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The Horace E. and Elizabeth F. Alphin Radiology Center provides diagnostic imaging services for the Veterinary Teaching Hospital for all species of animals. Diagnostic imaging enables radiologists to visualize the internal organs and skeletal system using the following noninvasive techniques:
The VA-MD Vet Med Veterinary Teaching Hospital offers state-of-the-art outpatient diagnostic imaging services for private practice veterinarians. Available procedures include ultrasonography, computed tomography, and magnetic resonance imaging. Learn more
Gregory B. Daniel, DVM, MS, Diplomate ACVR
Kemba Clapp, DVM, Diplomate ACVR
Martha M. Larson, DVM, MS, Diplomate ACVR
Jeffrey Ruth, DVM, MS, Diplomate ABVP, Diplomate ACVR
Ann Bettencourt, DVM, Diplomate ACVR, Radiology Resident
Jessica Stahle, VMD, Radiology Resident
Carolyn Sink, MS, Medical Technologist
Valerie Vaught, RT, CT
Brittany Simmons, RT
Jen Hurt, LVT
Jen Gaskins, LVT
Computed Tomography (CT) provides high-resolution cross-sectional anatomical images. Anesthetized or sedated patients are placed on the CT table, which moves through a circular opening in the CT scanner (gantry). At the same time, an x-ray tube emits x-rays as it spins 360 degrees inside the gantry. A detector array measures the amount of x-rays that pass through the selected area, generating cross-sectional images. Computed tomography provides more detailed images of most body parts, but is used most often for disease of the nasal cavity, spine, thorax, abdomen, and certain parts of the musculoskeletal system.
The CT service consists of a Toshiba Aquilion 16-slice CT scanner with an image anaylysis workstation that allows 2D, 3D, and multiplanar reconstructions that provide a detailed image of the selected anatomy. These images are acquired rapidly, with an average scanning time of 10-20 seconds, so that for some patients scanning can be done under sedation instead of general anesthesia.
Magnetic Resonance Imaging (MRI) is an imaging technique that uses powerful magnets to align hydrogen atoms and radiofrequency waves to systematically alter this alignment. This realignment creates a signal which is detected and transformed into the MRI image. MRI is used for very detailed imaging, especially for imaging soft tissues. The MRI is most commonly used to produce images of the brain and spinal cord, as well as other soft tissues, including tendons and ligaments.
The MRI service utilizes a Philips Intera 1.5T unit which can be used for both small animals and horses.
Fluoroscopy uses x-rays to evaluate structures in motion in real time. Examples include evaluation of passage of contrast material through the esophagus and intestines, tracheal motion, and passage of contrast through the heart and vessels.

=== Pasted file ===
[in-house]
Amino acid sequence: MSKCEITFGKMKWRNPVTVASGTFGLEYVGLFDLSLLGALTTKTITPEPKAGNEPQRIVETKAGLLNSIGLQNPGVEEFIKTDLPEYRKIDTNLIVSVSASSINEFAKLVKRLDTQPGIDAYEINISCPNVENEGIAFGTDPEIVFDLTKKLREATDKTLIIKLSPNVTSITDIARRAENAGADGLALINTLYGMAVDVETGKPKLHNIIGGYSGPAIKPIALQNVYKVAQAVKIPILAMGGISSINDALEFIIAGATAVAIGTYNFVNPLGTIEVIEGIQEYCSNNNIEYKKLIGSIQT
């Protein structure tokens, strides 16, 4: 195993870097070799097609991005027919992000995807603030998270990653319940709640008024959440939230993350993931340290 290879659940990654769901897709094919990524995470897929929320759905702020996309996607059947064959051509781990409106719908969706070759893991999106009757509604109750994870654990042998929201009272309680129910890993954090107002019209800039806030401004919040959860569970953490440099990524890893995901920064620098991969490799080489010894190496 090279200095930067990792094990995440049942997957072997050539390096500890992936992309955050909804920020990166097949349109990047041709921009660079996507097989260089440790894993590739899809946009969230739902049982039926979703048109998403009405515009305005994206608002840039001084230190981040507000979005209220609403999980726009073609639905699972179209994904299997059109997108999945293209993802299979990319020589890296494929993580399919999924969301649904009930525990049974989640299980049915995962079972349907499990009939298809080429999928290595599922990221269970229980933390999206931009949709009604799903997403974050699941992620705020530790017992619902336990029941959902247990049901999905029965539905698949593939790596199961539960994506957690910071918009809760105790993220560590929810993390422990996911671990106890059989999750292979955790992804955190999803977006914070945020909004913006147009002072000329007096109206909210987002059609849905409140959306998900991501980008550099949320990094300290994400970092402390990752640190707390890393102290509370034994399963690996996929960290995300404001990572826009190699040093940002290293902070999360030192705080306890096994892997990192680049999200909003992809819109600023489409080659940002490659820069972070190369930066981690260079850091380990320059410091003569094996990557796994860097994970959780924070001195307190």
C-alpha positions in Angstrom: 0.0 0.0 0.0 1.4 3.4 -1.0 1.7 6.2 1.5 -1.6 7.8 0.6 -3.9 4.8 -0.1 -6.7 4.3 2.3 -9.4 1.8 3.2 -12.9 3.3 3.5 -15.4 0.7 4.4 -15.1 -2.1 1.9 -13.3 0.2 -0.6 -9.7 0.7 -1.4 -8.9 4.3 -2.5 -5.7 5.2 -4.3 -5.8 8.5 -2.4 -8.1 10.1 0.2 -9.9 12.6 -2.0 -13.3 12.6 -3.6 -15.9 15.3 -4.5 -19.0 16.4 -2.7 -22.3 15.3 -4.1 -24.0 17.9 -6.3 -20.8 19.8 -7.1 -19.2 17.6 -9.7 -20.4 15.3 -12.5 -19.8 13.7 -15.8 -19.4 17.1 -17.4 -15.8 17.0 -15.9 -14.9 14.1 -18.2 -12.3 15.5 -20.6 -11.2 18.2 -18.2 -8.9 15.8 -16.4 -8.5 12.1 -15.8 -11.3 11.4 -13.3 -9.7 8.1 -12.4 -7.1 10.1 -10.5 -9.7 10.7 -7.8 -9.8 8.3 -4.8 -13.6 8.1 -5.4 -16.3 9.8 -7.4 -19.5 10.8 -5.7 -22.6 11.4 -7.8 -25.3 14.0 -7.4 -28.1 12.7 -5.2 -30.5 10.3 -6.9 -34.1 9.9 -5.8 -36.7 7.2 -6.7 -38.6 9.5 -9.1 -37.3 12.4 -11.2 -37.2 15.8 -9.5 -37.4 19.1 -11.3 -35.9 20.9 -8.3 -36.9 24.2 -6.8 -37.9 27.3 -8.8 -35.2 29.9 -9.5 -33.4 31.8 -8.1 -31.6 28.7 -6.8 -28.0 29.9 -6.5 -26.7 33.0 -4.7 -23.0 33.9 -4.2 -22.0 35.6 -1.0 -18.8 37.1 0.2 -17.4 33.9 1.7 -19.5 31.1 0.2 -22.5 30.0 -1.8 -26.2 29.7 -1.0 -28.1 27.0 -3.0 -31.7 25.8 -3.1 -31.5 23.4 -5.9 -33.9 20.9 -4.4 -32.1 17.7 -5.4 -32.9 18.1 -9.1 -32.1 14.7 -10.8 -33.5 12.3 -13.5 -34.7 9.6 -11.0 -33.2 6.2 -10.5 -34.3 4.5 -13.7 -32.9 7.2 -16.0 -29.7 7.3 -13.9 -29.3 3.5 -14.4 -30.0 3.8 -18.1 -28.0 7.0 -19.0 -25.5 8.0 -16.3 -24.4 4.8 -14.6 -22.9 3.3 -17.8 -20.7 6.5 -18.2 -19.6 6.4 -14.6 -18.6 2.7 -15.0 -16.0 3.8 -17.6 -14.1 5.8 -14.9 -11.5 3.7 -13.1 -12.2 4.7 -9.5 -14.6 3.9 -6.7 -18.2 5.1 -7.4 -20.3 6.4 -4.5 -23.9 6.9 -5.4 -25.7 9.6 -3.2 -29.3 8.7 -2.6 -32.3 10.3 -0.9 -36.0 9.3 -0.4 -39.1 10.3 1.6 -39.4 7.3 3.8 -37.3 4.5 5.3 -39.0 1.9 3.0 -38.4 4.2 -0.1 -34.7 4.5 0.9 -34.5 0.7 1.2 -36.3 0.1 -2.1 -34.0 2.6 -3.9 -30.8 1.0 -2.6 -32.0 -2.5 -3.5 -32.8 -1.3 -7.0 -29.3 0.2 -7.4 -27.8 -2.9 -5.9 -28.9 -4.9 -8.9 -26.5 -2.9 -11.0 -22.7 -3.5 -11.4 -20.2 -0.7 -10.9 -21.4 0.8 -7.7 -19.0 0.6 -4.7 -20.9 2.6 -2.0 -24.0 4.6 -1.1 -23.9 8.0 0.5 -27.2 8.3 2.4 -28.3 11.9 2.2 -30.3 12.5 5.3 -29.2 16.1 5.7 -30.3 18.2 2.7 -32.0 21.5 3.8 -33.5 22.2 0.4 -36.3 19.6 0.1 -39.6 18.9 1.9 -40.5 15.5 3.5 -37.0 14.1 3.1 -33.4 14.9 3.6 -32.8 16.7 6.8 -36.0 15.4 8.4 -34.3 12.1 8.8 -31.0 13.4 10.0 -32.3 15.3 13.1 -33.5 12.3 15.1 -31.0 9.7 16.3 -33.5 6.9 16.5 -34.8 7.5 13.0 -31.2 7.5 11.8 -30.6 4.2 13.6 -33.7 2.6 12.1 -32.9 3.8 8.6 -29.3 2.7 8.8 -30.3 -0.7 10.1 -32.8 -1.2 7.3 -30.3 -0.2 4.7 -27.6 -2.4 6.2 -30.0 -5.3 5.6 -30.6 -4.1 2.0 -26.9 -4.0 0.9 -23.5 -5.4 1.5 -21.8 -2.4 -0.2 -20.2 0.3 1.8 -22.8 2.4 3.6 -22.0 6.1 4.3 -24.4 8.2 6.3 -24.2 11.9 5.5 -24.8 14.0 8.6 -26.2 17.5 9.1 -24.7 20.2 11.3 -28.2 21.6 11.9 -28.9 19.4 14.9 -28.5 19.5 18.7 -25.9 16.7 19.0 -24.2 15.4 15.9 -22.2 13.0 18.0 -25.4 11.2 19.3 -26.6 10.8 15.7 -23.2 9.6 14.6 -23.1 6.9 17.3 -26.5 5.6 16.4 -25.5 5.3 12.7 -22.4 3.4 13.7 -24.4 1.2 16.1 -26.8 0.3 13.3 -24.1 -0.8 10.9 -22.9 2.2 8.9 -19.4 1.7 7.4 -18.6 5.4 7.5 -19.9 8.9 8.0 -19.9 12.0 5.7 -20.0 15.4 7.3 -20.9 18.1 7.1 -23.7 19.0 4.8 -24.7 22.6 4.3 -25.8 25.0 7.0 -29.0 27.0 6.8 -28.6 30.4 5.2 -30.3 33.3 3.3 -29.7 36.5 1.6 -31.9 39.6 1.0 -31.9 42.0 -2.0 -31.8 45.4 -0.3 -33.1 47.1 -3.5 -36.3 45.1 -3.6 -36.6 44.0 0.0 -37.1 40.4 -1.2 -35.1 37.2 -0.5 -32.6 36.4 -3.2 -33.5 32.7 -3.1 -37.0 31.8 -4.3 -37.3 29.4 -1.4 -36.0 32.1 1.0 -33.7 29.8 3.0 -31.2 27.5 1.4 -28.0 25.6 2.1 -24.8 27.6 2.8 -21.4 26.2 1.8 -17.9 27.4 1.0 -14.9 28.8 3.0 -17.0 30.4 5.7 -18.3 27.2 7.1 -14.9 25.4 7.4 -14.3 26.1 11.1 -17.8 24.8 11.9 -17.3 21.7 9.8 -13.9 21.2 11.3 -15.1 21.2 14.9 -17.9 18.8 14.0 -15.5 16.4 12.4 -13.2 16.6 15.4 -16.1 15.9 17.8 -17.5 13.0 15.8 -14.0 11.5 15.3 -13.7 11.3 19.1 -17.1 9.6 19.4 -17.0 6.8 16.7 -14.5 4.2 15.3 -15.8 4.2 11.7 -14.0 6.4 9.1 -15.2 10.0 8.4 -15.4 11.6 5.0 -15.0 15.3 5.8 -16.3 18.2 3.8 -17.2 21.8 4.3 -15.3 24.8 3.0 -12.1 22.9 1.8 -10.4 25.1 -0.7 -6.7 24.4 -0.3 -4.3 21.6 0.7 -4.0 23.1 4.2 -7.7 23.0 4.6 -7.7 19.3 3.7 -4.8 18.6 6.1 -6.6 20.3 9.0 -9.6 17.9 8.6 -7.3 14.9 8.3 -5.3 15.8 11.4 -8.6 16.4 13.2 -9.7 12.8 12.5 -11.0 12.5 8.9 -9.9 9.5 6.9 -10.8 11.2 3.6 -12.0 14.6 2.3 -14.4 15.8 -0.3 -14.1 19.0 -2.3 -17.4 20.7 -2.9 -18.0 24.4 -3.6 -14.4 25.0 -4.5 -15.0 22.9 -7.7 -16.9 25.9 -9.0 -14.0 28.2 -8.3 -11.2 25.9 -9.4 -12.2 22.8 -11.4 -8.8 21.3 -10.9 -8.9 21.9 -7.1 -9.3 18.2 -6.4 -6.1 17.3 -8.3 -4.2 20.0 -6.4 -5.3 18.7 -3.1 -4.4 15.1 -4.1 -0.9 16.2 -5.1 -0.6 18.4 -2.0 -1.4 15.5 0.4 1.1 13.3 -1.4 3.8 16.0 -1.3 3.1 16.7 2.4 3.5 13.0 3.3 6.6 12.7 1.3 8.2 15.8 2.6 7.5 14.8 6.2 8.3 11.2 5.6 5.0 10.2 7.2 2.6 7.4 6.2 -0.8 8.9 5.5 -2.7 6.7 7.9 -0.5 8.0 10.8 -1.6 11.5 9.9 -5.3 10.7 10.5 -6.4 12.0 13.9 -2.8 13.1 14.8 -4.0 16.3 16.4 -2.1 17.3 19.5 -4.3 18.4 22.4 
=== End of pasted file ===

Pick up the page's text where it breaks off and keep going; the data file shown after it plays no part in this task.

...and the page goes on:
Nuclear medicine is an imaging technique that involves the injection of a radionuclide and then monitoring the distribution and intensity of the radioactivity within the body with a gamma camera. It is very sensitive to abnormalities in the bone, and is also used in the evaluation the liver, kidneys, and thyroid. Both small animals (dogs and cats) and horses can be imaged with this technique. In addition, the Radiology service provides I-131 therapy for treatment of hyperthyroidism in cats.
Large animals (horses, cows, llamas, goats, pigs) are radiographed typically in a standing position, using ceiling mounted x-ray tubes. These are mainly used for the larger body parts, while a smaller, mobile x-ray unit is used for the distal extremities. All imaging is digital.
The Radiology Section has 2 small animal (dogs, cats, pocket pets) radiographic rooms. While these rooms are primarily used for smaller animals, foals and calves (up to 500 lbs) can also be imaged. All imaging is digital.
Ultrasound uses sound waves to provide a non-invasive image of the abdominal and thoracic organs. Sound waves sent into the body are reflected off of an internal tissue interface. Hundreds of these reflected signals create an image of the organ, which can be visualized on the ultrasound machine monitor.
Abnormalities of these organs can be seen, and in most cases, biopsied using ultrasound guidance. The heart can also be imaged easily with ultrasound (echocardiography). Although the thorax and abdomen are imaged most frequently with ultrasound, other areas, such as the eyes, brain, and tendons, can also be examined. Because ultrasound examination is painless, most patients require no sedation or anesthesia, and tolerate the procedure, well.
The ultrasound service consists of 2 Philips iU22 Ultrasound Units, which are used for both large and small animal patients. Additional ultrasound machines are located in Community Practice, ICU, and in the Large Animal barns.